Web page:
But to people living in the Mississippi River Valley, like my ancestor Jean Baptiste Becquet, European wars would have seemed a long way off.  They didn't affect day to day life except perhaps when ships were sunk and supplies didn't get through.  And even when your country lost, there was no real affect on  day to day life.



After the Treaty of Aix-la-Chapelle was signed in 1748, most people assumed that it was just a matter of time before war broke out again. The new Governor-General of New France, the Comte de la Galissoniere, surveyed the situation in North America.  In September of 1748 he wrote one of his many dispatches back to France, explaining the importance of the Illinois Country, a place which many French bureaucrats saw as an unnecessary expense.  W.J. Eccles, one of the foremost Canadian historians, describes it in The Canadian Frontier:  1634-1760:

He declared categorically that the Illinois country was of very little economic value to France, that for a long time posts and settlements there would merely be a source of expense to the crown and that the French settlers in the region would certainly not become very prosperous. Yet, he declared, the crown must maintain them, regardless of expense, to protect the investment already made, but, more significantly, because they served as a barrier to English expansion, enabling the French to dominate the Indian nations of the lower Mississippi and retain their trade and allegiance.  (emphasis mine)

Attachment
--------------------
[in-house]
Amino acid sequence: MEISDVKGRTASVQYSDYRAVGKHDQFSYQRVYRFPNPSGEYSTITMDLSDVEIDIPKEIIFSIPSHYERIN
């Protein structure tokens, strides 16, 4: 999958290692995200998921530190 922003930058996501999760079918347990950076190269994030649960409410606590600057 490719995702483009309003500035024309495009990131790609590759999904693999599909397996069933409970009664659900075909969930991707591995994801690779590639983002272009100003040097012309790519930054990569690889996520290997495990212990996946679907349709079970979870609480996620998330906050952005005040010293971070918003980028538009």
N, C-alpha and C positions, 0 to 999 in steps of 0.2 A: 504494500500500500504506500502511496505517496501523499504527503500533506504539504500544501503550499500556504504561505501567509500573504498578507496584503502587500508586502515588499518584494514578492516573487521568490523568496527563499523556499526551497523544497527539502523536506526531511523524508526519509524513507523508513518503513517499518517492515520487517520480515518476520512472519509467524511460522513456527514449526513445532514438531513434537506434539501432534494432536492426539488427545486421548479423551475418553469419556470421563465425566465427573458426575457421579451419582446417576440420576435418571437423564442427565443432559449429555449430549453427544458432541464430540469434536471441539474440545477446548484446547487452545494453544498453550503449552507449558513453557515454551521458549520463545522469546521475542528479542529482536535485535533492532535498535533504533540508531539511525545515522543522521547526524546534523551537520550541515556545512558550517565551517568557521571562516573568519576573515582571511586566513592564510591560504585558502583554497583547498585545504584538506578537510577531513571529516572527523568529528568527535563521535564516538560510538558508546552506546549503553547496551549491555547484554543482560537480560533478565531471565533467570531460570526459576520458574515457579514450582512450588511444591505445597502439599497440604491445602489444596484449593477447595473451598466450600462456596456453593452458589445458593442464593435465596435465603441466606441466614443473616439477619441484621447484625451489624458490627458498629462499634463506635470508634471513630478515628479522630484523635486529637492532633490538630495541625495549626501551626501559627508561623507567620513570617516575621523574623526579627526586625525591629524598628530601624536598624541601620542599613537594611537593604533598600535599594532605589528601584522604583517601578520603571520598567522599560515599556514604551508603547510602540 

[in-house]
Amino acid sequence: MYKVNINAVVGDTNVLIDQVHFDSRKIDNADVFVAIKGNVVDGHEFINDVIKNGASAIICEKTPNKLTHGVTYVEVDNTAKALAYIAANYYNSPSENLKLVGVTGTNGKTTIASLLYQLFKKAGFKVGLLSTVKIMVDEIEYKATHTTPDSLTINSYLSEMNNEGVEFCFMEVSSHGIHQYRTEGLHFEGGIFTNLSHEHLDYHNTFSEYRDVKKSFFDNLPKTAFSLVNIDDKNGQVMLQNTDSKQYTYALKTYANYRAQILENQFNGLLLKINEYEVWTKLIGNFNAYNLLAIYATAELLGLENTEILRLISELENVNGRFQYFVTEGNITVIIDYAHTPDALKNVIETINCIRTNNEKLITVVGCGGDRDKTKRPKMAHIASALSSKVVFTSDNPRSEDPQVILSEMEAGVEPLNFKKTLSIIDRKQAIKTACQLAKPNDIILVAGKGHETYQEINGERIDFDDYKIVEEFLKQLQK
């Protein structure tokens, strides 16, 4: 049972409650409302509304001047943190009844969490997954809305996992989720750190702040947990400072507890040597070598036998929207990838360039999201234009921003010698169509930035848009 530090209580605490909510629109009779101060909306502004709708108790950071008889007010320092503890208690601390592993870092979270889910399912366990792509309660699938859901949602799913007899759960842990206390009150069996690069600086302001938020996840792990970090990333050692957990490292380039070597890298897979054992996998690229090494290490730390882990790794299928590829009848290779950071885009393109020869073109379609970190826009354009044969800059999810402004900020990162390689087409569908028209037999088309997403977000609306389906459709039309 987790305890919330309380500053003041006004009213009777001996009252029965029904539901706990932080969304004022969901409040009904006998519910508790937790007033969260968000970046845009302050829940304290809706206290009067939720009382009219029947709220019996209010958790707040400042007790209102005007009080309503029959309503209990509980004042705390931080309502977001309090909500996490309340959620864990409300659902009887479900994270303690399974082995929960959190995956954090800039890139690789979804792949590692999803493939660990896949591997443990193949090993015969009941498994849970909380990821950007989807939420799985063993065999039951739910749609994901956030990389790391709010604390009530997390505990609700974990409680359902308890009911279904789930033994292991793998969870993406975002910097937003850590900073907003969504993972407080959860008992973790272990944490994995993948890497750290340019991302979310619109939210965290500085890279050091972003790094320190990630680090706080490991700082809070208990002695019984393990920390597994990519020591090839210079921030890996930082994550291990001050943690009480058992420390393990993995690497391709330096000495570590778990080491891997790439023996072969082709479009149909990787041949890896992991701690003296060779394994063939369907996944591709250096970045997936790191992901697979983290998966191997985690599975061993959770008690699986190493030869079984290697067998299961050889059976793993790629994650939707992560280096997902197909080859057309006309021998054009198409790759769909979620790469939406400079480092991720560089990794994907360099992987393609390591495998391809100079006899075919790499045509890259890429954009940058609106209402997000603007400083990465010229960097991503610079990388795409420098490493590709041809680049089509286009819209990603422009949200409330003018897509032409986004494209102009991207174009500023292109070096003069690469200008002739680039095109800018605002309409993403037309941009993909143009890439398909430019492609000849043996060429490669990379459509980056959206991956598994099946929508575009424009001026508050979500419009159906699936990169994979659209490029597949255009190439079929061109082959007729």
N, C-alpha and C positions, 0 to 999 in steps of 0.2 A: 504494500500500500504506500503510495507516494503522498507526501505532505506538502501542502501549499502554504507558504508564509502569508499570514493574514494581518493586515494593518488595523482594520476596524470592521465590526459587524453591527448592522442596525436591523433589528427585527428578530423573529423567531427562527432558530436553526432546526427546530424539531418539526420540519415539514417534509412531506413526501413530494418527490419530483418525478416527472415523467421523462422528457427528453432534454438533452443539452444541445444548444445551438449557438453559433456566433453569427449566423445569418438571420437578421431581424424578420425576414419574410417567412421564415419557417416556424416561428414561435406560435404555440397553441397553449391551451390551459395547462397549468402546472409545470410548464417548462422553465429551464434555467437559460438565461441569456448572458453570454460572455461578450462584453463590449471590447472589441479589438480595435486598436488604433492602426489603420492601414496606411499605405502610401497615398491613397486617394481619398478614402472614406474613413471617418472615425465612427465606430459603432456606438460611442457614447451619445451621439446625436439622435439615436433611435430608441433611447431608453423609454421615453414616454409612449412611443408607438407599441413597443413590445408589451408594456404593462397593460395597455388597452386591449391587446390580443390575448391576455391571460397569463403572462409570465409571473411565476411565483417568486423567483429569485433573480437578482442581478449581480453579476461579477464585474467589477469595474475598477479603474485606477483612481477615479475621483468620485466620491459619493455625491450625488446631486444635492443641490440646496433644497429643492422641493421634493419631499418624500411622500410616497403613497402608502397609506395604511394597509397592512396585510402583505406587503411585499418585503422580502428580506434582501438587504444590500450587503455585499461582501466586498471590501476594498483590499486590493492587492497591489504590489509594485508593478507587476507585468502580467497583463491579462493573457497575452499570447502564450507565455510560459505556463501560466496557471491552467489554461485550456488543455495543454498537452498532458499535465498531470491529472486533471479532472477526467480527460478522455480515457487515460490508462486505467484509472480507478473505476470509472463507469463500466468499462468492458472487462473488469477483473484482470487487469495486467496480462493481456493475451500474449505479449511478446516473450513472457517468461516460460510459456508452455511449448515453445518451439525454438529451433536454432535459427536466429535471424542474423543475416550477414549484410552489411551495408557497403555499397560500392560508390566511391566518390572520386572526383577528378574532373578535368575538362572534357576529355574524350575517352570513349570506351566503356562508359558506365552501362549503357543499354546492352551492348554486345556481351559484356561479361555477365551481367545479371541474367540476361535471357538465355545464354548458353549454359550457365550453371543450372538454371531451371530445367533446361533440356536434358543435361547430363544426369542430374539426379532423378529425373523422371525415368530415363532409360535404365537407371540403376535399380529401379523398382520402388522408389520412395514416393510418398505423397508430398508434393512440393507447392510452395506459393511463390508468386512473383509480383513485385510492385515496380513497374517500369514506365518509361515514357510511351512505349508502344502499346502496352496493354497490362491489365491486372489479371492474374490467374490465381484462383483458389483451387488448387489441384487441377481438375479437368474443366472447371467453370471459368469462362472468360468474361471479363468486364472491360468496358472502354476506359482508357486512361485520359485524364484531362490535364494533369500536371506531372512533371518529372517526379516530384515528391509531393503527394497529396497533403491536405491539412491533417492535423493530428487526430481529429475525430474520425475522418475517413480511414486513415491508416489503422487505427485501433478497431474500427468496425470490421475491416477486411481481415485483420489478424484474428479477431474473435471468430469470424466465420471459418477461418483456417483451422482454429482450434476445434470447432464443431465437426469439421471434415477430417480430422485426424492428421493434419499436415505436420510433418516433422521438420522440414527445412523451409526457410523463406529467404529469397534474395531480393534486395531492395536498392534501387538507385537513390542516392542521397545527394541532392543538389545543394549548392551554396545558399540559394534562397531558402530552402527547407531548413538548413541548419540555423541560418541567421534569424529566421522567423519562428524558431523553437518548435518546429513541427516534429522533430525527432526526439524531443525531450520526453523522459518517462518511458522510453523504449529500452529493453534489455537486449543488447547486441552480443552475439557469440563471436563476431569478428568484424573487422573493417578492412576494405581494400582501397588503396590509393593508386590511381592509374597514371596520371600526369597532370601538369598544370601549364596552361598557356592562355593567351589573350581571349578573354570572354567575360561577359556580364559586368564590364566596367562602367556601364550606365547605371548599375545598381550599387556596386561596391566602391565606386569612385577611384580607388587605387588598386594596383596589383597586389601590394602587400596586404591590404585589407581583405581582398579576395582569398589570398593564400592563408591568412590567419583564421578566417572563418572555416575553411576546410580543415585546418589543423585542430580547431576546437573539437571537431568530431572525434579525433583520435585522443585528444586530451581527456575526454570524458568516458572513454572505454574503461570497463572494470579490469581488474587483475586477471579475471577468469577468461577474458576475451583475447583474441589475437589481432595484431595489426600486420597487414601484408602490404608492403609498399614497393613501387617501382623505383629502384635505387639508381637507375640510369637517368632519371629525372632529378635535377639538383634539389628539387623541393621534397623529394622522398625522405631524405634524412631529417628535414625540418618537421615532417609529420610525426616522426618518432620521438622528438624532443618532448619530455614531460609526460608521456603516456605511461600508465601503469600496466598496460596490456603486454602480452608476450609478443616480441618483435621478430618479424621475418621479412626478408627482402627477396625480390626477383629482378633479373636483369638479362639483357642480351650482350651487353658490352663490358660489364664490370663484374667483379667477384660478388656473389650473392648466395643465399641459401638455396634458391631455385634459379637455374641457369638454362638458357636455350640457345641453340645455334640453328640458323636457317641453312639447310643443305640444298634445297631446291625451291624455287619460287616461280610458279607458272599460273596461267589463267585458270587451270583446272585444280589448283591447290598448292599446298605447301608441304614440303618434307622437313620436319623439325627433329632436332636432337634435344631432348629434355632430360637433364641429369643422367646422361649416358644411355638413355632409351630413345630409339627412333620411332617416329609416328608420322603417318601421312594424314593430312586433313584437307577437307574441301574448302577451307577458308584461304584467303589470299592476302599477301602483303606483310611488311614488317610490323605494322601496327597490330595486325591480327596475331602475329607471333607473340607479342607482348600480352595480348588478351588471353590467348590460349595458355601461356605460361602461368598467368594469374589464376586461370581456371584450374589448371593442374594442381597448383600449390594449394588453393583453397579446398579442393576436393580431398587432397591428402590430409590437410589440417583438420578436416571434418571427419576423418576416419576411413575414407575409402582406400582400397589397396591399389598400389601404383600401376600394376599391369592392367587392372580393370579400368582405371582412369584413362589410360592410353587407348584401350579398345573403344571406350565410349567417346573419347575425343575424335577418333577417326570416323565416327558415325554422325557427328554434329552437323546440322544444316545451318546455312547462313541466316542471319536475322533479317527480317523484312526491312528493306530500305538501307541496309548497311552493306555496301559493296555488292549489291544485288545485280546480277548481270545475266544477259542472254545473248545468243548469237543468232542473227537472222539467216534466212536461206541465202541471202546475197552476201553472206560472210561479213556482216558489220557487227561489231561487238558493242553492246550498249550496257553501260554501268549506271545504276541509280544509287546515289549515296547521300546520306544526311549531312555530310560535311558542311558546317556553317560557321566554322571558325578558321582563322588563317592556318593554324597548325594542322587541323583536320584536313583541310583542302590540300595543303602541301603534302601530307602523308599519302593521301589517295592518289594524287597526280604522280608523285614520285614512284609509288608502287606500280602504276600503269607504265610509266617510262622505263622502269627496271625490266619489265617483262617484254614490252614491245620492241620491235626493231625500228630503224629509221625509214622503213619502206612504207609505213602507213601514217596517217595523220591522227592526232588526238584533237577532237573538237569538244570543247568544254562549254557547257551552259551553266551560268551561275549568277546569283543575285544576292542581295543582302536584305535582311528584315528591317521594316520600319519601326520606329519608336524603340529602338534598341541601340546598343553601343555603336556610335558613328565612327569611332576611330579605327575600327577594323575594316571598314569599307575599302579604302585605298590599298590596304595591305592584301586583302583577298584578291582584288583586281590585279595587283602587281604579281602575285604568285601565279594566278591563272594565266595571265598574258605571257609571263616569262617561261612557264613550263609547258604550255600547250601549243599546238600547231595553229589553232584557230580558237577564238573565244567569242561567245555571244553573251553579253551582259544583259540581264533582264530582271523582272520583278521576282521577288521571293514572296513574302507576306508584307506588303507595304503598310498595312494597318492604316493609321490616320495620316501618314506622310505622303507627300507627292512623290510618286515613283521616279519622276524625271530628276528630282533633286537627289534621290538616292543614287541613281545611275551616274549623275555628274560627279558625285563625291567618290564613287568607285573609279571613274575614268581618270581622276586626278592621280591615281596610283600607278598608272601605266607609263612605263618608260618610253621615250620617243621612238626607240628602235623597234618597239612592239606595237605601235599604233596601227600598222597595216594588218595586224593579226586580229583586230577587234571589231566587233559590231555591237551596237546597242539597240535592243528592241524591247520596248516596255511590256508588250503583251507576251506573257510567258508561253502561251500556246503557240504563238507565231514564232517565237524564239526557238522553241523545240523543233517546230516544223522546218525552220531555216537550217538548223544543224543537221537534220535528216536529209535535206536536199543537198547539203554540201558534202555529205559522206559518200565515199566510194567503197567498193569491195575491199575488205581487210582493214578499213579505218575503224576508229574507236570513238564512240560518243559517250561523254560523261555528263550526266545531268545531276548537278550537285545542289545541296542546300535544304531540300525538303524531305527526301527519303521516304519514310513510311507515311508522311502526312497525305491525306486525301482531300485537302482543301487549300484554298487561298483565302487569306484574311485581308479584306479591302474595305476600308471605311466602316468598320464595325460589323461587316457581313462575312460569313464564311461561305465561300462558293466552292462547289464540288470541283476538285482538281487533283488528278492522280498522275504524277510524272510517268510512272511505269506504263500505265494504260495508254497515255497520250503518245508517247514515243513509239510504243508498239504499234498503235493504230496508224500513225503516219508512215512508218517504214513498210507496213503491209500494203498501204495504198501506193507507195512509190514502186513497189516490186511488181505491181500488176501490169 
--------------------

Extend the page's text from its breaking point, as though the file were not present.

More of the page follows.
Galissoniere believed that, although France could not hope for large profit from North America, Canada and Louisiana could ultimately be self sufficient and their real value would come from growing a large French population.  He believed that the Britain so valued their North American colonies that a large French presence in North American would force Britain to "divert a sizable part of their navy and army" to protect those colonies, thus reducing the forces available to fight in other theaters of war.  But if Britain seized the Illinois country then the "trade with the interior would be destroyed, Louisiana would be quickly lost, and the Spanish colonies, even Mexico, would then be in grave danger."

But, already, land speculators in Virginia, Pennsylvania and other colonies (many of whom were the leading men of the colonies) were already preparing to form the Ohio Company to exploit the land west of the mountains and war hawks in Britain were very interested in destroying French overseas trade.  The British were aided by the local Indians who enjoyed having British traders and posts so close to them. The land speculators had no plans at all to preserve the hunting grounds of the Indians but they offered the Indians high quality merchandise at prices cheaper than the French could offer.

Galissoniere, knowing a bad situation when he saw it, decided to send a French expedition to the Ohio country to map it and to make clear that France claimed it as her own.  But the leader of the expedition, Celeron, found the situation even worse than Galissoniere feared.  It was relatively easy to drive the few British traders from the area, but the local Indian population were not impressed by the show of force and not inclined to give up their trading privileges with the British.  They put up a resistance.

Galissonier's successor, Jonquiere, took a different approach.  He tried to woo the local Indian population with presents and promises.  But he too was unsuccessful; the Indians wanted to be able to trade with the British.  Finally, his successor, Duquesne, went all in and sent troops to build a fort near the forks of the Ohio.